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Public Health Rep. 2017 Nov/Dec;132(2_suppl):81S-87S. doi: 10.1177/0033354917726328.

Bridging Public Health and Education: Results of a School-Based Physical Activity Program to Increase Student Fitness.

Author information

1
1 HealthMPowers, Inc, Norcross, GA, USA.
2
2 Georgia Department of Public Health, Atlanta, GA, USA.
3
3 Department of Sport Management, Wellness, and Physical Education, College of Education, University of West Georgia, Carrollton, GA, USA.

Abstract

OBJECTIVE:

Power Up for 30 (PU30) is a schoolwide intervention that encourages schools to provide an additional 30 minutes of physical activity during the school day, beyond physical education. The objective of this study was to evaluate the impact of PU30 on Georgia public elementary schools and their students.

METHODS:

A total of 719 of 1320 public elementary schools in Georgia that were sent a baseline survey about school physical activity during October 2013 to September 2014 completed the survey, 160 of which were asked to complete a second survey. In the interim (March to June 2015), half (80) of these schools implemented the PU30 program. The interim surveys, which were completed during March to June 2015, assessed opportunities for student physical activity and staff member professional development focused on student physical activity.

RESULTS:

Compared with schools that had not implemented the program, more schools using the PU30 program reported offering before- and after-school physical activity programs. Forty-four of 78 (57%) PU30 schools compared with 20 of 53 (38%) non-PU30 schools offered before-school physical activity programs. Likewise, more PU30 schools than non-PU30 schools offered after-school physical activity programs (35% vs 16%), and a greater proportion of students at PU30 schools compared with non-PU30 schools met fitness benchmarks: recess 5 days per week (91% [288 of 323] vs 80% [273 of 341]), offering ≥11 minutes per day of classroom-based physical activity (39% [53 of 136] vs 25% [47 of 189] for kindergarten through second grade; 20% [37 of 187] vs 6% [9 of 152] for grades 3 through 5), and receiving physical activity-related professional development time (42% [136 of 323] vs 14% [48 of 341]).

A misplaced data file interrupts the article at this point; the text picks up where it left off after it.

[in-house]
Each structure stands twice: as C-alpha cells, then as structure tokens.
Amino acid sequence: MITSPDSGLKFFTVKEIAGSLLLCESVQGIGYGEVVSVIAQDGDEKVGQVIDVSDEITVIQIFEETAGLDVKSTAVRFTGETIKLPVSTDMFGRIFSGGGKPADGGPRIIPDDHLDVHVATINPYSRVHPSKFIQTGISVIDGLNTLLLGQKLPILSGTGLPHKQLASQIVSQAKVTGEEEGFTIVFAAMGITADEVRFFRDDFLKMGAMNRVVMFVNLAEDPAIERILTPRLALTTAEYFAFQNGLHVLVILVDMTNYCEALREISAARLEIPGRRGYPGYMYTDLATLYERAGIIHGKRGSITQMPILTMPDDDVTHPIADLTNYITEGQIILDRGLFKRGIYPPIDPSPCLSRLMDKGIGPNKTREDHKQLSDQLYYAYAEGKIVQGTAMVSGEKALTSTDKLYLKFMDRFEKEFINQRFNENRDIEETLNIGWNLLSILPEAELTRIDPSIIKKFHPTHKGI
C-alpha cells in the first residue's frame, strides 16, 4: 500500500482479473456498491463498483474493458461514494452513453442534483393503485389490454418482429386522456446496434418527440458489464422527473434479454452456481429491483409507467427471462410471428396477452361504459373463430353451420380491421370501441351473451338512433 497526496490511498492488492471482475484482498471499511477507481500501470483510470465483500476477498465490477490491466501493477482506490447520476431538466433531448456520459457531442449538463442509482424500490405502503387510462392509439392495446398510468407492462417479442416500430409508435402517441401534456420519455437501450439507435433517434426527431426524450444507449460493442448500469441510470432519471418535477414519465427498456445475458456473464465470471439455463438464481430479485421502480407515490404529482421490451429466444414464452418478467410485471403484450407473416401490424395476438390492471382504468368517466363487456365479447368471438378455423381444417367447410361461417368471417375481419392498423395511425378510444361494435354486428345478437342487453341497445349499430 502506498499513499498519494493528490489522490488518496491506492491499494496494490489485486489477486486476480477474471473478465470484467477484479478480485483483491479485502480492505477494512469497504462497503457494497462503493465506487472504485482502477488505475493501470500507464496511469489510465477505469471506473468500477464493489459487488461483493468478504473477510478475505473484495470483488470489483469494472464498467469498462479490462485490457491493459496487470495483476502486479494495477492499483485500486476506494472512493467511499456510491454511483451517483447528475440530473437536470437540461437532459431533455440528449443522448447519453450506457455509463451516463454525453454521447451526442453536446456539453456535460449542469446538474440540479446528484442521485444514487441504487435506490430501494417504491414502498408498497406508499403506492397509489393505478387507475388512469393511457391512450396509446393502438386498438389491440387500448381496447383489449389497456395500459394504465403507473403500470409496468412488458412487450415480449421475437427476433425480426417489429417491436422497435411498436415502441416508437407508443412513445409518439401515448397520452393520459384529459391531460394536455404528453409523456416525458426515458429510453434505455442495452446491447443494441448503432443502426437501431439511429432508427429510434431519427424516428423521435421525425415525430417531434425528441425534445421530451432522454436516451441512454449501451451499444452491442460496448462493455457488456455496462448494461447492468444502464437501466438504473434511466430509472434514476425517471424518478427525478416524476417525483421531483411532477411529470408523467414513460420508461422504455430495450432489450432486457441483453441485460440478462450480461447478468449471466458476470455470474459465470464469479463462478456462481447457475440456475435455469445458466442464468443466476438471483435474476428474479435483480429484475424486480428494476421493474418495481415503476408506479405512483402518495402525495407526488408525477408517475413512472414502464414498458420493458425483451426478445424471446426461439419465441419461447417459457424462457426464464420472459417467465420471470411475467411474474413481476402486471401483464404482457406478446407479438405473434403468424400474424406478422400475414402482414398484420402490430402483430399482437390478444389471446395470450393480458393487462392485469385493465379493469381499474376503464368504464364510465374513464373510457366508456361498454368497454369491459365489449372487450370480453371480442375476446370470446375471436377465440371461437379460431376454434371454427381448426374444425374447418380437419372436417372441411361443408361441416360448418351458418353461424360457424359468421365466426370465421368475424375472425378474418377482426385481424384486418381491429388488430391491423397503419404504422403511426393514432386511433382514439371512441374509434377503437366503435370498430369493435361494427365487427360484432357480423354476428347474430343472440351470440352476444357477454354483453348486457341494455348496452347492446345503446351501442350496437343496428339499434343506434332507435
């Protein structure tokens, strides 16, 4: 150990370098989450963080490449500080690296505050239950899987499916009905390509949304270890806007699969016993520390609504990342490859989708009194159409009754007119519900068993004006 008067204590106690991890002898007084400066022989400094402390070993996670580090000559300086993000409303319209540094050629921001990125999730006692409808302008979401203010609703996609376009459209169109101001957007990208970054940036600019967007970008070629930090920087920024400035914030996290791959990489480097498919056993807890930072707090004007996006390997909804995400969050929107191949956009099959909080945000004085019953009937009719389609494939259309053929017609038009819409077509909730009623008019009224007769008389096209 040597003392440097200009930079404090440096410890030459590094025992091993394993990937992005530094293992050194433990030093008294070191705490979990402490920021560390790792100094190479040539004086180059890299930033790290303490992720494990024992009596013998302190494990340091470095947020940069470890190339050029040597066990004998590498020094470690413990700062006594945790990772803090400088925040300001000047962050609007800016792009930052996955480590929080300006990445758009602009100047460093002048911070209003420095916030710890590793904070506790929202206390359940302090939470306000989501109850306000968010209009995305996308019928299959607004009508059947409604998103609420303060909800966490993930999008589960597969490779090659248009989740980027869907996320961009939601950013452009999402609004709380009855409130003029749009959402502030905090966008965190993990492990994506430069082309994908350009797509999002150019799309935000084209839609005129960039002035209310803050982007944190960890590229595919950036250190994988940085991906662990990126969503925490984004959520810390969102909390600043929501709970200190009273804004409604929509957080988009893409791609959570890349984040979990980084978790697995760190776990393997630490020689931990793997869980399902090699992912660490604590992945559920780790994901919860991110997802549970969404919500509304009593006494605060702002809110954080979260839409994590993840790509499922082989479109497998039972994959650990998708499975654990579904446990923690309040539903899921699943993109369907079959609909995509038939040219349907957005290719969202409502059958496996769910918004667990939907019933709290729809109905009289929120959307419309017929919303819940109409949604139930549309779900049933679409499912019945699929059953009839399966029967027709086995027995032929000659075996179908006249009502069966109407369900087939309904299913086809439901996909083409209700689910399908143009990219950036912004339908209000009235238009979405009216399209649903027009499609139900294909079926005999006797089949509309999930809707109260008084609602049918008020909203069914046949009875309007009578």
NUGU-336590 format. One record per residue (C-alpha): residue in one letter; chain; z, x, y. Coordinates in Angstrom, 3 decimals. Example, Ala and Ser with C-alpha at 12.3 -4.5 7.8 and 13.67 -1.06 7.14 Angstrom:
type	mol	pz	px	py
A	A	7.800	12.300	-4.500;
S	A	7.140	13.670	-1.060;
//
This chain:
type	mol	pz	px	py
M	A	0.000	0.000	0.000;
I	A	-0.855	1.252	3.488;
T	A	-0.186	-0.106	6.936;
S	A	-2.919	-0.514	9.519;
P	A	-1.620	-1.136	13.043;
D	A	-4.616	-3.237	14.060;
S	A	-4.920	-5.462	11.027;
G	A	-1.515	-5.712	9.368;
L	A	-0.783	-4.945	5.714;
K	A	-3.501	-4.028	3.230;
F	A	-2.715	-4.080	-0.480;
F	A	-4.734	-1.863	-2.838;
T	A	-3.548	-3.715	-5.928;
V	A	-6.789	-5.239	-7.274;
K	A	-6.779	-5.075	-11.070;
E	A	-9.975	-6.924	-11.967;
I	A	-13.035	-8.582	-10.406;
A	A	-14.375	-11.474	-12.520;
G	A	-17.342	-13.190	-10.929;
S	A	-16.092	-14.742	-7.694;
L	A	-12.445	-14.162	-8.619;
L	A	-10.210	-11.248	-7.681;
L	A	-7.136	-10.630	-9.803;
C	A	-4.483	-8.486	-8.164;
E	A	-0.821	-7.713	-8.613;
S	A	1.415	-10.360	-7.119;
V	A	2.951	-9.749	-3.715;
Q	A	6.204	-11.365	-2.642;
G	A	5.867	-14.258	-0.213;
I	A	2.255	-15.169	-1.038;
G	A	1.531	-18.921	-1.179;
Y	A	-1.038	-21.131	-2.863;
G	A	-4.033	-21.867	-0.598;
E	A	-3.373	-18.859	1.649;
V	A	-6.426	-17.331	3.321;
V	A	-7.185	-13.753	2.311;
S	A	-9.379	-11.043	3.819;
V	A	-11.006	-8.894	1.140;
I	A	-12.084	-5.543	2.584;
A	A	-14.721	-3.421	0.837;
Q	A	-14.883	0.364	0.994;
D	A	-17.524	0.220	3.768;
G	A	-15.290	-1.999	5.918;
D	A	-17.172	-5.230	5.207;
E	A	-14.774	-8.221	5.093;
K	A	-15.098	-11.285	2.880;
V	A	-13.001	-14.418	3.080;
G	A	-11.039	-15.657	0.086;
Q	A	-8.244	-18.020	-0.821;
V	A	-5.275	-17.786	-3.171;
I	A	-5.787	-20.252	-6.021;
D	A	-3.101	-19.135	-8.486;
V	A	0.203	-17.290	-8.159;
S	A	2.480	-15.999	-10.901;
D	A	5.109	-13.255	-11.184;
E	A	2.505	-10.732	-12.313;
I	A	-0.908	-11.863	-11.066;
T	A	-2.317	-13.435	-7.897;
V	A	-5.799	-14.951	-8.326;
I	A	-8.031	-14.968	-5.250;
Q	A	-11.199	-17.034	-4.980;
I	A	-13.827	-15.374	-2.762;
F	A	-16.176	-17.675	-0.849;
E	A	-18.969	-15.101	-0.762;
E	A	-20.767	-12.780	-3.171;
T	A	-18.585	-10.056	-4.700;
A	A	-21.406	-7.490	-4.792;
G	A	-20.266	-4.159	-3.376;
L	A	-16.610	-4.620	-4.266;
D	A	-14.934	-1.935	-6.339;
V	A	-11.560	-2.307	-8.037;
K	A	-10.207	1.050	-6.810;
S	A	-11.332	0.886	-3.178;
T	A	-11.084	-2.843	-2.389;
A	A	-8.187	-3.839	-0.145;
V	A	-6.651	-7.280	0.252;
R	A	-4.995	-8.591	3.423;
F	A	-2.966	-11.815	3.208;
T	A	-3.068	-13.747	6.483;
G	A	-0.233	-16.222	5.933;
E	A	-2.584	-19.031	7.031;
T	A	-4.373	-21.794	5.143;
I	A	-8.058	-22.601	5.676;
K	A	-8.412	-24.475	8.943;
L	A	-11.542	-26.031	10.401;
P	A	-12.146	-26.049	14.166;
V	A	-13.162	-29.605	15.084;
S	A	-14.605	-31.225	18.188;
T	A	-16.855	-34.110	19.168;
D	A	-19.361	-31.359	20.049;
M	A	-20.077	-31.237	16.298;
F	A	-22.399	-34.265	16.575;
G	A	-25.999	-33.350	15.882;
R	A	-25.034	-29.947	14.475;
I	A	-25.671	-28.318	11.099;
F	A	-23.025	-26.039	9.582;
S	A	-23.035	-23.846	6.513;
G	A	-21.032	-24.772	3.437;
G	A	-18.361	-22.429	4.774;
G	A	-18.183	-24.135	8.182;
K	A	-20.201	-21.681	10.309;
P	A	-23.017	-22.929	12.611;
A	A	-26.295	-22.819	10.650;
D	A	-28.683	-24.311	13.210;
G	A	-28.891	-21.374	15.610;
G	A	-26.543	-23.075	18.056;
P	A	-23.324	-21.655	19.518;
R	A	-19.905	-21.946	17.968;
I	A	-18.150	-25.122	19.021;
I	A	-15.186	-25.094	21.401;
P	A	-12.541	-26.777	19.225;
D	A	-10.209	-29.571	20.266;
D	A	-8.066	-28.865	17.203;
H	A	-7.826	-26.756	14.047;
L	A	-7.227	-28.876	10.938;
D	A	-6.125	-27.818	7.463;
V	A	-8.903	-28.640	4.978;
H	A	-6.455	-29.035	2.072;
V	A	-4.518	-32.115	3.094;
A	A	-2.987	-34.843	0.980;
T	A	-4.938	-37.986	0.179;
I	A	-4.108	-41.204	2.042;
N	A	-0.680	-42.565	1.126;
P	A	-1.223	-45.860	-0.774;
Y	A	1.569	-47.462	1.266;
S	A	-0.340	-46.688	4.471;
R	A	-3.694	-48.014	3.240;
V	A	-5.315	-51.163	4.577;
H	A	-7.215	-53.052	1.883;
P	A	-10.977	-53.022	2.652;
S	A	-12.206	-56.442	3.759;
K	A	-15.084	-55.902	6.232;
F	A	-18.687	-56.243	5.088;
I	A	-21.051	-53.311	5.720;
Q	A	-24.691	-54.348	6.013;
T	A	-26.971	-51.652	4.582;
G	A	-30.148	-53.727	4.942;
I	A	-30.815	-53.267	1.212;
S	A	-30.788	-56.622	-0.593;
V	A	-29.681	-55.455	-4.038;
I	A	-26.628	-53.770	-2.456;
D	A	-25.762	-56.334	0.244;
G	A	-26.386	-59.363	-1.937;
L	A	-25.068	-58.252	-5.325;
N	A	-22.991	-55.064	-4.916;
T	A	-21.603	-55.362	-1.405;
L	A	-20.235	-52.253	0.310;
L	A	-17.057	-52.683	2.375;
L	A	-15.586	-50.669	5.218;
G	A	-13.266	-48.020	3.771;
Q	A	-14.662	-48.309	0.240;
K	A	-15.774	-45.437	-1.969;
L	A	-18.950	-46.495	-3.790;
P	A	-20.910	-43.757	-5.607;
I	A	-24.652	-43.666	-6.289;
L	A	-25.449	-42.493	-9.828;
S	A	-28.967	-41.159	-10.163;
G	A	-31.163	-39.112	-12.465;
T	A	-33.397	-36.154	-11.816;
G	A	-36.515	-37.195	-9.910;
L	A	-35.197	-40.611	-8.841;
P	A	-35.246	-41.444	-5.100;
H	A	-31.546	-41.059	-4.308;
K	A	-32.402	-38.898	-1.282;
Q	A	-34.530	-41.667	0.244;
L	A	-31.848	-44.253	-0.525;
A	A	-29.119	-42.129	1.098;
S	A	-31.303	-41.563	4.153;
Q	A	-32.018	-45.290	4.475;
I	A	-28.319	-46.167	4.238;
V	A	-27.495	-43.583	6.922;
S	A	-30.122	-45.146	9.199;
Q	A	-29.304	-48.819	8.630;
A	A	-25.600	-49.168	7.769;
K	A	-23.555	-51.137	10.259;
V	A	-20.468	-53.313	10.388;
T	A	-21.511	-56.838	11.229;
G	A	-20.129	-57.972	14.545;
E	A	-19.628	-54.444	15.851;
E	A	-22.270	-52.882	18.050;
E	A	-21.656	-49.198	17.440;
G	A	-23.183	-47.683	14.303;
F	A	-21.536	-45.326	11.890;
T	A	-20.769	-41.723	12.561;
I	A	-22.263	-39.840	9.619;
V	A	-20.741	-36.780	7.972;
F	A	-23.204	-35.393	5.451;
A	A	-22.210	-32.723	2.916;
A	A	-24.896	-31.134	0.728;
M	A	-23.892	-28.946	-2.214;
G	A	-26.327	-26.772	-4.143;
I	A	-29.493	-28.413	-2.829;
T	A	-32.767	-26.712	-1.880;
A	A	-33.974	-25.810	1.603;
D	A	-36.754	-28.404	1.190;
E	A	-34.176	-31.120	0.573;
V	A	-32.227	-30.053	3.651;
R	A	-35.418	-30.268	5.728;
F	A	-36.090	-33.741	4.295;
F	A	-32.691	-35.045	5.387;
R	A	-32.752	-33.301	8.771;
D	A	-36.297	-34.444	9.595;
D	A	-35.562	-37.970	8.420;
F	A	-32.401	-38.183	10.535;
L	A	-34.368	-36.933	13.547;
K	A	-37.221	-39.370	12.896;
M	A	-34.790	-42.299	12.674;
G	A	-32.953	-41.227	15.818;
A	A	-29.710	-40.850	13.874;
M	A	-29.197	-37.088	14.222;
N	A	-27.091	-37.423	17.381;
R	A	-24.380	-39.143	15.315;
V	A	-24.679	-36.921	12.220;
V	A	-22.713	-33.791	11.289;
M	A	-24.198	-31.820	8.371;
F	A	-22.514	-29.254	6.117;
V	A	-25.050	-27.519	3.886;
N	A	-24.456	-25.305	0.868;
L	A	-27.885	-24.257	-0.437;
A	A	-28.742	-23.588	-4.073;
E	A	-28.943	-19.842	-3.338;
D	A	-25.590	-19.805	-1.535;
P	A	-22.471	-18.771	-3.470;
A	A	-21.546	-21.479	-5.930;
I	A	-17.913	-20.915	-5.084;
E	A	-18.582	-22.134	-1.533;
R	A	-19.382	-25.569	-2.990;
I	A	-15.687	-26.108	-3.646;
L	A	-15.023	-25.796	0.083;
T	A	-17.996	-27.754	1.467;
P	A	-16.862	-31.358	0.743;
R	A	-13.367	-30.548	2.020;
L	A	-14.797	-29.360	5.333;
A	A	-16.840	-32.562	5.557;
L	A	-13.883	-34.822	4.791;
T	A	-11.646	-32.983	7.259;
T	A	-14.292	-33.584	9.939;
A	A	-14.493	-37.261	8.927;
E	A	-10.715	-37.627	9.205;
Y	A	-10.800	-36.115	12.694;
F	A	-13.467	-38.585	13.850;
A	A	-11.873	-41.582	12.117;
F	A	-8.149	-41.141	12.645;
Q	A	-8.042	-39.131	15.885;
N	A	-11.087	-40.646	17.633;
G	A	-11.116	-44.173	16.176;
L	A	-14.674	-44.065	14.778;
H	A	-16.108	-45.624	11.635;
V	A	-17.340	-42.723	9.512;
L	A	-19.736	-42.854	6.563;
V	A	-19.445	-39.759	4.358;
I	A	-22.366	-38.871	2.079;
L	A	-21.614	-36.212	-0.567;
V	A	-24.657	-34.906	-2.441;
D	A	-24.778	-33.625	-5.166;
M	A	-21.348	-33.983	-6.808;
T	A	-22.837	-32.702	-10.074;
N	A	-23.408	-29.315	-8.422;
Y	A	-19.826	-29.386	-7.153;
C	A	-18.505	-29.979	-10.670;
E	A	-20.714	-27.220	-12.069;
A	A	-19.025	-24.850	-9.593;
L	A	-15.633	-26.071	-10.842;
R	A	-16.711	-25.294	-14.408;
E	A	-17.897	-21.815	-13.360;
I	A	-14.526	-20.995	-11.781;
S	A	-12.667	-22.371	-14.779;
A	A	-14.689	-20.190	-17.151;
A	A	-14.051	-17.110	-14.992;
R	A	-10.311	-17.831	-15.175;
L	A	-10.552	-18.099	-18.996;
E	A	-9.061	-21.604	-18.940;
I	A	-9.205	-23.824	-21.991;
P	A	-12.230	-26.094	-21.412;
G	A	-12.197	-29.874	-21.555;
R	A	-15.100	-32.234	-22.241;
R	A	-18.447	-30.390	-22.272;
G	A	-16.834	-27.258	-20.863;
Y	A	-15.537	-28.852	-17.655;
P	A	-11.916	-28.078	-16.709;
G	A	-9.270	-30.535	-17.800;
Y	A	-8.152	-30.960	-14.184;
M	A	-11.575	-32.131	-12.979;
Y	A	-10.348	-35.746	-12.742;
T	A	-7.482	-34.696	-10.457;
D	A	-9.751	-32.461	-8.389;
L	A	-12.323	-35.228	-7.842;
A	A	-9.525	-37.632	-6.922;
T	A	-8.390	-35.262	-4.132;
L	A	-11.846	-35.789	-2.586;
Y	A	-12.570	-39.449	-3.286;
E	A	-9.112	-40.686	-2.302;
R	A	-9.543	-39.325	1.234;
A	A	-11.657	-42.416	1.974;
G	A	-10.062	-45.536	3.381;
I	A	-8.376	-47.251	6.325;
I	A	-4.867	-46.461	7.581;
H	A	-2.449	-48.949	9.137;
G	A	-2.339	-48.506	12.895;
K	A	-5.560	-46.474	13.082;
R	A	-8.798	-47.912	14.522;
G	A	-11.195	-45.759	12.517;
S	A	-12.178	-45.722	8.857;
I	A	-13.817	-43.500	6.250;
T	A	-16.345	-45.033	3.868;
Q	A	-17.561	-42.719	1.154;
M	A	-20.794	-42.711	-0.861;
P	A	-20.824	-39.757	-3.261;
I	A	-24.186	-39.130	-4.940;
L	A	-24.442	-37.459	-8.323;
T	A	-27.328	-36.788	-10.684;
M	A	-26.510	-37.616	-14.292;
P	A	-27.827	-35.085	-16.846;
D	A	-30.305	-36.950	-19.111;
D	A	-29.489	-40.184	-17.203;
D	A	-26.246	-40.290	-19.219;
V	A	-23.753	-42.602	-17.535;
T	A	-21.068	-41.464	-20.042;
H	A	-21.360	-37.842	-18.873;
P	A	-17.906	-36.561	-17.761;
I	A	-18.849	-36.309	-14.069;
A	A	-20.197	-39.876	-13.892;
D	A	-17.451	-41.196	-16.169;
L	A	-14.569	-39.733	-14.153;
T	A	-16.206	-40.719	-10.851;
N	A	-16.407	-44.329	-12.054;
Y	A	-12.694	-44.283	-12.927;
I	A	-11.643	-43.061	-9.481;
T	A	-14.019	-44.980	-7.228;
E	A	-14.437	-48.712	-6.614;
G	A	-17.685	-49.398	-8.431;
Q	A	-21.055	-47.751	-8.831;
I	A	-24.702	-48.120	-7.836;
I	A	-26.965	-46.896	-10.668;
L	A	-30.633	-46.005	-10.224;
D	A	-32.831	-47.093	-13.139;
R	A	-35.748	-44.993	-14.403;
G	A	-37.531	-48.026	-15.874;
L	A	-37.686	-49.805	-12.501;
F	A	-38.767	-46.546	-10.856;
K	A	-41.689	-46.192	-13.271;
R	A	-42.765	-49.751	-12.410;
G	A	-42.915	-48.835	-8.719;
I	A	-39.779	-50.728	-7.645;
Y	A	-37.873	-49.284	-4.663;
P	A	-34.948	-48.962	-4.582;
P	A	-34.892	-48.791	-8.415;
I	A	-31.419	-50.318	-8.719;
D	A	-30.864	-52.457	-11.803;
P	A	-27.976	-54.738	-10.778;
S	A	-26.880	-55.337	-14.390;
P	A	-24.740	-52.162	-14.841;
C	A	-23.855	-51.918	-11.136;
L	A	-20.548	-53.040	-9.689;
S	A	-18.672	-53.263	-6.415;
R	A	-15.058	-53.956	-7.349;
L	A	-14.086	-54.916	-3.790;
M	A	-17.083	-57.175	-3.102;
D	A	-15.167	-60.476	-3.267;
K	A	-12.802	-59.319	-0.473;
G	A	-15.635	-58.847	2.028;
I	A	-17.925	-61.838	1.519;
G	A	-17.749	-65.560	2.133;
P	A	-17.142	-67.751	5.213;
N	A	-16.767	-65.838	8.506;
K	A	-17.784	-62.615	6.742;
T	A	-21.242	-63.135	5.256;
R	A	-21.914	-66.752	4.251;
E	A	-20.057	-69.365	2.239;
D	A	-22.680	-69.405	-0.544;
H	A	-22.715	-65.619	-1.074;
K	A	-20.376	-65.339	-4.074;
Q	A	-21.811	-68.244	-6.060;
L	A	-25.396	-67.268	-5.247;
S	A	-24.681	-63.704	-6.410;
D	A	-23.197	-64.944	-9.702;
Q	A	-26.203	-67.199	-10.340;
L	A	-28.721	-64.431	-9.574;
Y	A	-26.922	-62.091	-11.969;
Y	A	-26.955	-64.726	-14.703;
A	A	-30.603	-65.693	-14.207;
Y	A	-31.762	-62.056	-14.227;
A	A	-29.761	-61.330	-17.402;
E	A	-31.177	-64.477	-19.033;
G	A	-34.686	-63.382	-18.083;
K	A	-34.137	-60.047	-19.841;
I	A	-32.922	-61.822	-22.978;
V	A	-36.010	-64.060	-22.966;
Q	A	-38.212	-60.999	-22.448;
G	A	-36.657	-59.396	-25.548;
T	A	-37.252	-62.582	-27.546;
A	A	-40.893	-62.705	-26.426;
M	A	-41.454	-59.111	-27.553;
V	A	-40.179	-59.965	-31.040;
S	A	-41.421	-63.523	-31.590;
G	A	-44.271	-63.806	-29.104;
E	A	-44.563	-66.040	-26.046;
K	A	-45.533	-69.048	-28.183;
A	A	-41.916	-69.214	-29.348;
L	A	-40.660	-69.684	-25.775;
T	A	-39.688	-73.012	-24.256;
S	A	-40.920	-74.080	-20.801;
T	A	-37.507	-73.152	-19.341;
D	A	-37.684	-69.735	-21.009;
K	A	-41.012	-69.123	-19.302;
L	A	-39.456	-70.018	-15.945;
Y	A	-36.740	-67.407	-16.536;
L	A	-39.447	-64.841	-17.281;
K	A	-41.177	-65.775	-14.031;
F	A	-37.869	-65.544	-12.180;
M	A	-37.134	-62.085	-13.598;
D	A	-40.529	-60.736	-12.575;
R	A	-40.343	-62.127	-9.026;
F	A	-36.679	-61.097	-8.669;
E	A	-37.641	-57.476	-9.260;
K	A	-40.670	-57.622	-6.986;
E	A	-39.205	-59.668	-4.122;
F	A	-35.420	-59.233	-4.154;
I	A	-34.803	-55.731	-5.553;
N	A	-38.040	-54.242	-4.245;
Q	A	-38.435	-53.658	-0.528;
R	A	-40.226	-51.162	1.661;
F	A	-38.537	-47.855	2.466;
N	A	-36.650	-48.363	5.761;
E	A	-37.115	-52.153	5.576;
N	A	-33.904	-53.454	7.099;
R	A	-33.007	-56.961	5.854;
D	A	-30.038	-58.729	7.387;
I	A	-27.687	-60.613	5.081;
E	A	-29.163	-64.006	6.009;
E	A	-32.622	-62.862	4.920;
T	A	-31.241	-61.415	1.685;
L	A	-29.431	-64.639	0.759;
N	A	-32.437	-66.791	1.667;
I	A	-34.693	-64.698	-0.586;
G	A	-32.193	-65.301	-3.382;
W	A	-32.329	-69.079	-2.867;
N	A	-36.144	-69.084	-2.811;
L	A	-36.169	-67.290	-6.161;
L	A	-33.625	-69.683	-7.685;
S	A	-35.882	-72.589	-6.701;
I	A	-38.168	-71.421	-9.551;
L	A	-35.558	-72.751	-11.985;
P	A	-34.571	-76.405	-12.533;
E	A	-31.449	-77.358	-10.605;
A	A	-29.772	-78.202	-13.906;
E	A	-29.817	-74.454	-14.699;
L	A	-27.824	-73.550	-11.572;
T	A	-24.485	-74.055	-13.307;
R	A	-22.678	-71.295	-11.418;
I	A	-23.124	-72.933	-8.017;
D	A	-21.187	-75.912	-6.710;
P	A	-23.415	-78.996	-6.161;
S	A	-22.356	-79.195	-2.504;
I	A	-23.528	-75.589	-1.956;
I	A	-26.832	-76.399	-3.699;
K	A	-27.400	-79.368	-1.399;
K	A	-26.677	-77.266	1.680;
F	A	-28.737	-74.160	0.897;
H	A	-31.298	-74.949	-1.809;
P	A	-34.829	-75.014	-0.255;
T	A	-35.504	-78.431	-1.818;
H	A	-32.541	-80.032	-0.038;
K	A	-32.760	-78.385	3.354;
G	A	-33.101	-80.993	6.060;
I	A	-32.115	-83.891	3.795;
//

CONCLUSIONS:

The surveys provided a statewide picture of the physical activity opportunities offered to students and staff members in Georgia elementary schools and demonstrated the effective use of a comprehensive, multicomponent program to offer more school-based physical activity opportunities and to improve student fitness.

KEYWORDS:

physical activity; school; youth

PMID:
29136492
PMCID:
PMC5692179
[Available on 2018-11-01]
DOI:
10.1177/0033354917726328
[Indexed for MEDLINE]

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